A.J. Allmendinger ($12,000): In the only other road course race that Allmendinger entered without qualifying in 2021, he started 34th at Daytona in February and finished 7th. That result -- in combination with a zany win at Indianapolis -- has Allmendinger's salary so high this weekend from his 33rd starting spot. With just four laps led, Allmendinger has not had the speed of Elliott or Larson, but he has posted three top-10 finishes in four road course starts this season. That Hendrick pair is a must in lineups, but Allmendinger is a tremendous place-differential compliment to either.

Others to Consider: Chase Elliott ($14,500)

Mid-Salaried Drivers

Ross Chastain ($9,500): The mid-range is wildly fun this weekend. It is loaded with drivers who all have top-five finishing potential, and that includes Chastain. Chastain already has a top-five finish at COTA on a road course this season, and he also tacked on seventh-place finishes at Road America and Sonoma. After a wreck last weekend in Talladega -- which will be a continuous theme of all the remaining drivers -- he starts 27th. Chastain's excellent results and low starting spot are a perfect example of accepting place-differential points from a car with decent speed.

Tyler Reddick ($9,000): Reddick is a slightly watered-down profile match to Chastain. His starting spot (29th) is on par with Chastain's from a potential upside perspective, and his results have been good, but he is missing that top-five finish so far -- although not by much. Reddick has three top-10 finishes at road courses this season: 9th at COTA, 8th at Road America, and 10th at Watkins Glen. It is worth mentioning that Reddick also intentionally handicapped his finishing position for stage points in the latter two results. Both Chastain and Reddick are tremendous mid-range options with high floors.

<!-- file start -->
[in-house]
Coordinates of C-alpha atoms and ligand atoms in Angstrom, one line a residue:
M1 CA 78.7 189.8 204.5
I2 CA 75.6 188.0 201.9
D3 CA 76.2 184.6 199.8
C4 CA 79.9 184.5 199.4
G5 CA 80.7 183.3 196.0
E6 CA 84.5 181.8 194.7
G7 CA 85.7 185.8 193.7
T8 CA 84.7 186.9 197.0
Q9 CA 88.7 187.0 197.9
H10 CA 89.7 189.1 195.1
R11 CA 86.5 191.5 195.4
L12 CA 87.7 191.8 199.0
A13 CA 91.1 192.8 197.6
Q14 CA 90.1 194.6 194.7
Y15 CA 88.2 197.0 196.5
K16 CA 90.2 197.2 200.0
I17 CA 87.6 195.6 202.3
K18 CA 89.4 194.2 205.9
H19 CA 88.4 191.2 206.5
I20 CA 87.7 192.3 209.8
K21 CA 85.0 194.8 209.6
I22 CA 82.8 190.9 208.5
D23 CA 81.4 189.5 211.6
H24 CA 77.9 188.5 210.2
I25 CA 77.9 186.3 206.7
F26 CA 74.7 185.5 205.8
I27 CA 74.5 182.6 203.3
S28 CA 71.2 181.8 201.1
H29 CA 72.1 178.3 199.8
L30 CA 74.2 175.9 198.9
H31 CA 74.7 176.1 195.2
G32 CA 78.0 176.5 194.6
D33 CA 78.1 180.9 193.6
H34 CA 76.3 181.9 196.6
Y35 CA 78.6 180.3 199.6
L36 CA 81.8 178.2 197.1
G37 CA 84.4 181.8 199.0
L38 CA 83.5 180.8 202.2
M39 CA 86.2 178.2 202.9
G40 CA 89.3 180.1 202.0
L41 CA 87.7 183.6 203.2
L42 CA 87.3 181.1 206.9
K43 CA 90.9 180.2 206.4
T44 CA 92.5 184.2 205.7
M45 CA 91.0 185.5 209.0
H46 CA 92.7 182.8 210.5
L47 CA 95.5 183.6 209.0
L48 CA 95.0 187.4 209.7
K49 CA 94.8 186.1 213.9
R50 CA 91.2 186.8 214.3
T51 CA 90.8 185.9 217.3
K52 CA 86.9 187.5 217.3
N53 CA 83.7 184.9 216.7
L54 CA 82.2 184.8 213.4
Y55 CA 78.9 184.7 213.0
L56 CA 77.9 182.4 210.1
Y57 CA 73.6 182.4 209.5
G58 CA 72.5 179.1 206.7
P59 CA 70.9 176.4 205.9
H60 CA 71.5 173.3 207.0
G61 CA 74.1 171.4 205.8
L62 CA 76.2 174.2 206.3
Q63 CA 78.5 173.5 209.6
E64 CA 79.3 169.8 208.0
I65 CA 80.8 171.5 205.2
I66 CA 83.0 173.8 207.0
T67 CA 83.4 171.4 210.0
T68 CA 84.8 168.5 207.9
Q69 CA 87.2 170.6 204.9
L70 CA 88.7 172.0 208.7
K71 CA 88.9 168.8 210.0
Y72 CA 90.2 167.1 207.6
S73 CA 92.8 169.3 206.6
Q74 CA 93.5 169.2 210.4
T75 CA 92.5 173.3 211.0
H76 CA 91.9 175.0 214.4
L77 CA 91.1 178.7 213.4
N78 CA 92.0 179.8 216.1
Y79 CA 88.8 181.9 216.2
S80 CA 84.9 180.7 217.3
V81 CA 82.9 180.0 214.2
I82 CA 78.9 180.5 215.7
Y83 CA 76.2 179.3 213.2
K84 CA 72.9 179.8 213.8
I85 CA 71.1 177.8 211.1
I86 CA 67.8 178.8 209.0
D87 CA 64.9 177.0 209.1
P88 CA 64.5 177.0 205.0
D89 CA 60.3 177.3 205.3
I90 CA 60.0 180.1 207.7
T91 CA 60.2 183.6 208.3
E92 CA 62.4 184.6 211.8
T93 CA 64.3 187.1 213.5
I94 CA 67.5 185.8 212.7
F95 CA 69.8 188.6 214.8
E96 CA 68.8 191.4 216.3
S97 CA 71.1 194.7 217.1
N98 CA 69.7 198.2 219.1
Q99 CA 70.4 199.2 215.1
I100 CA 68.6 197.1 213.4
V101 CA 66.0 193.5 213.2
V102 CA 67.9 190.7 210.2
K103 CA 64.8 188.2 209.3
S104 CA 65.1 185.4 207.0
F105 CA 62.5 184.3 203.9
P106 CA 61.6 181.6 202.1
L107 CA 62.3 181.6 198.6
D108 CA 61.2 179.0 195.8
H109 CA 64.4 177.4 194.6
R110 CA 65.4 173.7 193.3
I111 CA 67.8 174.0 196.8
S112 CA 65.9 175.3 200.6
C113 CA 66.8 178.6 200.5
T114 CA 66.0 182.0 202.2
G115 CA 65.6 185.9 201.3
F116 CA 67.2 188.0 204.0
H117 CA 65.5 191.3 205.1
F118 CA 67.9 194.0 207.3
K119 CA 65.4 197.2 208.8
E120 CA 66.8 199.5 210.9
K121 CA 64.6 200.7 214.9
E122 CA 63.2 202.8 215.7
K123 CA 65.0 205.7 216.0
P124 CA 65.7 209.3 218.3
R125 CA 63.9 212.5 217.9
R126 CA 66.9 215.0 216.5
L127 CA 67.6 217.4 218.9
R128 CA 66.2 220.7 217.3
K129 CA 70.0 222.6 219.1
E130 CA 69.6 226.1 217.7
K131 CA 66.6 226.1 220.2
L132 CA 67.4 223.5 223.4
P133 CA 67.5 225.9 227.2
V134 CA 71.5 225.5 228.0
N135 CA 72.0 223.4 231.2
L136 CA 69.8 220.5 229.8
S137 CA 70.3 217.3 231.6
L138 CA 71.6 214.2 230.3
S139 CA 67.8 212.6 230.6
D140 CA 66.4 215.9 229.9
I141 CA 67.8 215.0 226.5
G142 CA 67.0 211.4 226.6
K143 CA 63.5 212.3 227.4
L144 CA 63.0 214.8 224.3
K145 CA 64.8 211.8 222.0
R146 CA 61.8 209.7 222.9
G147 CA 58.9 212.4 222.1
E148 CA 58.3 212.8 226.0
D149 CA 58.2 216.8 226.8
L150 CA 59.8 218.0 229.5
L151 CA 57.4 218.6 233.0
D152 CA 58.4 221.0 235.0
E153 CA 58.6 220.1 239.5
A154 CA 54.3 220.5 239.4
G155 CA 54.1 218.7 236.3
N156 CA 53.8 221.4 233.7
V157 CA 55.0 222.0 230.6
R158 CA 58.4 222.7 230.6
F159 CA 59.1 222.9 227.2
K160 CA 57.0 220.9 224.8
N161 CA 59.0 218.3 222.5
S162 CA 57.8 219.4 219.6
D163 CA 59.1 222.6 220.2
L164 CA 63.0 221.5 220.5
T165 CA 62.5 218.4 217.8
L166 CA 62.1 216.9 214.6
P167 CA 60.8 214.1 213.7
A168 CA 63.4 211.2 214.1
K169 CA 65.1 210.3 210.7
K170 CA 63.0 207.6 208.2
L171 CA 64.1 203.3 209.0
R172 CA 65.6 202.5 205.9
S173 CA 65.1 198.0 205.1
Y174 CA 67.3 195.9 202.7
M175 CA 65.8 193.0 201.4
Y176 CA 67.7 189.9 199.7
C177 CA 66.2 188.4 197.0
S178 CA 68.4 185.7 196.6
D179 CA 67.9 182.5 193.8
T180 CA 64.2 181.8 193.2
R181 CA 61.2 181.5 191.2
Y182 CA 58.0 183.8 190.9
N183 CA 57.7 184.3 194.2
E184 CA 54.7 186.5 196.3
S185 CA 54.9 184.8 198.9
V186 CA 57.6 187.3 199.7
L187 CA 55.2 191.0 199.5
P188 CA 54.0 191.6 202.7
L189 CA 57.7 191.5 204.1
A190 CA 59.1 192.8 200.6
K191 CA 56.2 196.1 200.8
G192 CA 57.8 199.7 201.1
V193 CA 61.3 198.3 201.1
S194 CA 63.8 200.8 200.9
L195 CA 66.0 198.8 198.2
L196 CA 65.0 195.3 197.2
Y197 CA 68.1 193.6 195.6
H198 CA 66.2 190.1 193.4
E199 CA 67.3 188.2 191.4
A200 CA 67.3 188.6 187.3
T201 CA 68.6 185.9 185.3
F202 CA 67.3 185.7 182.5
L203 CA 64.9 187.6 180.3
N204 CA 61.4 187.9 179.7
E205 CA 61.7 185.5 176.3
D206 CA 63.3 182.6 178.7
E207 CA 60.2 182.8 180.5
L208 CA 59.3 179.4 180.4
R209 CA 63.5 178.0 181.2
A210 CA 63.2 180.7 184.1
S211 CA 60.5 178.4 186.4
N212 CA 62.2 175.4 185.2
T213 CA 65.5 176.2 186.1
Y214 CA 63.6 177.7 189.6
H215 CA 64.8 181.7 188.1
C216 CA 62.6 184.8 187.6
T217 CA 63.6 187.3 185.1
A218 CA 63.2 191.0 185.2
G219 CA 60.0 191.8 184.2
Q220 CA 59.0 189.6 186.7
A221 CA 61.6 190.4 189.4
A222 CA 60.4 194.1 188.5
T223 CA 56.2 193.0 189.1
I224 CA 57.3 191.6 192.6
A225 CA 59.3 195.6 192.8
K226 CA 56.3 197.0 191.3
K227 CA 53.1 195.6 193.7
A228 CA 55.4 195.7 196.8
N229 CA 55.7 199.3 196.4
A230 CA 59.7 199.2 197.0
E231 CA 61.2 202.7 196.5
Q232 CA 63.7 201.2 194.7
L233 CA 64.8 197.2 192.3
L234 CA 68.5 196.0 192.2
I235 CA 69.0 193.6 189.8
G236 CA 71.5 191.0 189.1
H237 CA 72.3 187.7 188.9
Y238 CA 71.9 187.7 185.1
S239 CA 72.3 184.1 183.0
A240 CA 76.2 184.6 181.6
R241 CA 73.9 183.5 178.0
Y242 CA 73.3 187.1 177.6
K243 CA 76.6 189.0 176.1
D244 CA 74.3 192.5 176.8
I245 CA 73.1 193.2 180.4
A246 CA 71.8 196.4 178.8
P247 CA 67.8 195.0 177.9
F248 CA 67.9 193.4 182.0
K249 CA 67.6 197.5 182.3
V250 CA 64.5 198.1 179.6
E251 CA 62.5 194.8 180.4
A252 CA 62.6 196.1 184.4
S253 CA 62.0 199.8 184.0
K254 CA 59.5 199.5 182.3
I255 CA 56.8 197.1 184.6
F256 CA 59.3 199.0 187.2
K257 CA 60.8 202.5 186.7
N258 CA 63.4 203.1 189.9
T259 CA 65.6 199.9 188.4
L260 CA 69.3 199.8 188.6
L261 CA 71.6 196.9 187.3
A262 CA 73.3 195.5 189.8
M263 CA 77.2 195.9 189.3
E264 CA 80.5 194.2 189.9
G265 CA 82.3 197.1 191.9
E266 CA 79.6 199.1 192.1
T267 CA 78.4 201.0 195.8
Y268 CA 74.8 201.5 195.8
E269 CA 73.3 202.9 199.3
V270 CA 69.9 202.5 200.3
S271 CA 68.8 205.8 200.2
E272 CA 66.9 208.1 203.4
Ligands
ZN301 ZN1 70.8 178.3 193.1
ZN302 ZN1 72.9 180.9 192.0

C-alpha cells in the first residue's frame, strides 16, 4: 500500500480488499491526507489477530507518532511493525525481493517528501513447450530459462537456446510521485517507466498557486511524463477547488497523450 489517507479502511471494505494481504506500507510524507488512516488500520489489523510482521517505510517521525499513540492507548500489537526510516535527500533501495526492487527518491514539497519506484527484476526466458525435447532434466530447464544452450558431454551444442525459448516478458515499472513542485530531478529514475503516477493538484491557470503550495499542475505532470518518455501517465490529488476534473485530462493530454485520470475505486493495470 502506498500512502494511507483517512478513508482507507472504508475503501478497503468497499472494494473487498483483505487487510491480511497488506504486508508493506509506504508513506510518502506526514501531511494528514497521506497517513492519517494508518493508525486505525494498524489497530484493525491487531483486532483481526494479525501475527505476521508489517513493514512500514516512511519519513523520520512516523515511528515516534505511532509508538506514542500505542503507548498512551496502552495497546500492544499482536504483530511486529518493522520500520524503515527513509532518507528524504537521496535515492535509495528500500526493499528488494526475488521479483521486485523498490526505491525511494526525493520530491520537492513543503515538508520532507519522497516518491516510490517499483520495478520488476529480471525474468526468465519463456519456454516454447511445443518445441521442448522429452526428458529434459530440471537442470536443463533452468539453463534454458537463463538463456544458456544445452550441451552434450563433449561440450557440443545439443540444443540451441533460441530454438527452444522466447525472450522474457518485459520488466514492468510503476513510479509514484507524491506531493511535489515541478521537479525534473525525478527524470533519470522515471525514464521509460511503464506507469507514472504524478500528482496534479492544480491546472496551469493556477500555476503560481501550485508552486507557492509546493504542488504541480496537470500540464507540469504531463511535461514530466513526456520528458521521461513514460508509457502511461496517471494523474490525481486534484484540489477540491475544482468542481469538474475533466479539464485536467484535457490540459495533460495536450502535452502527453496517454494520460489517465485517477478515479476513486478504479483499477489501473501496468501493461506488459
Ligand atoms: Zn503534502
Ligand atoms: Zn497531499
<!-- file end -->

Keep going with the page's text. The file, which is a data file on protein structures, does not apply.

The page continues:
Others to Consider: Martin Truex Jr. ($11,500), Joey Logano ($11,000), Kurt Busch ($10,500), Chase Briscoe ($9,200)

Low-Salaried Drivers

Matt DiBenedetto ($8,500): With strategy so crucial to road course success, and DiBenedetto's since-relieved crew chief Greg Erwin struggling badly with strategy, it is not surprising that DiBenedetto has turned a corner abruptly with new crew chief Jonathan Hassler. Since the change, DiBenedetto's three road course results are a 10th at Road America, an 11th at Watkins Glen, and a 5th-place effort at Indianapolis after DiBenedetto avoided the calamity. All three of those results would work well on Sunday given his starting spot of 30th. He is a higher-salary "budget" option, but there are three viable punts this weekend who make DiBenedetto a possibility at this salary.

Ryan Preece ($5,500): Of the three aforementioned punts, Ryan Preece is the strongest bet to actually score a top-20 finish. He did just that last year with a 14th-place run at the ROVAL, and his 21st-place effort the year before was not too shabby, either. The wrecks at Talladega have shuffled many budget options closer to the front than we'd like to see, but Preece was in one of said wrecks, so he will start 31st. Preece's car is not chartered, meaning that a mechanical failure is always an above-average risk with his team, but his surplus passing value on road courses is the top mark in the sport, according to Motorsports Analytics. That type of talent this deep in the field is well worth a roll of the dice at a $5,500 salary.

Others to Consider: Christopher Bell ($8,700), Michael McDowell ($7,300), Daniel Suarez ($4,500), Justin Haley ($4,000)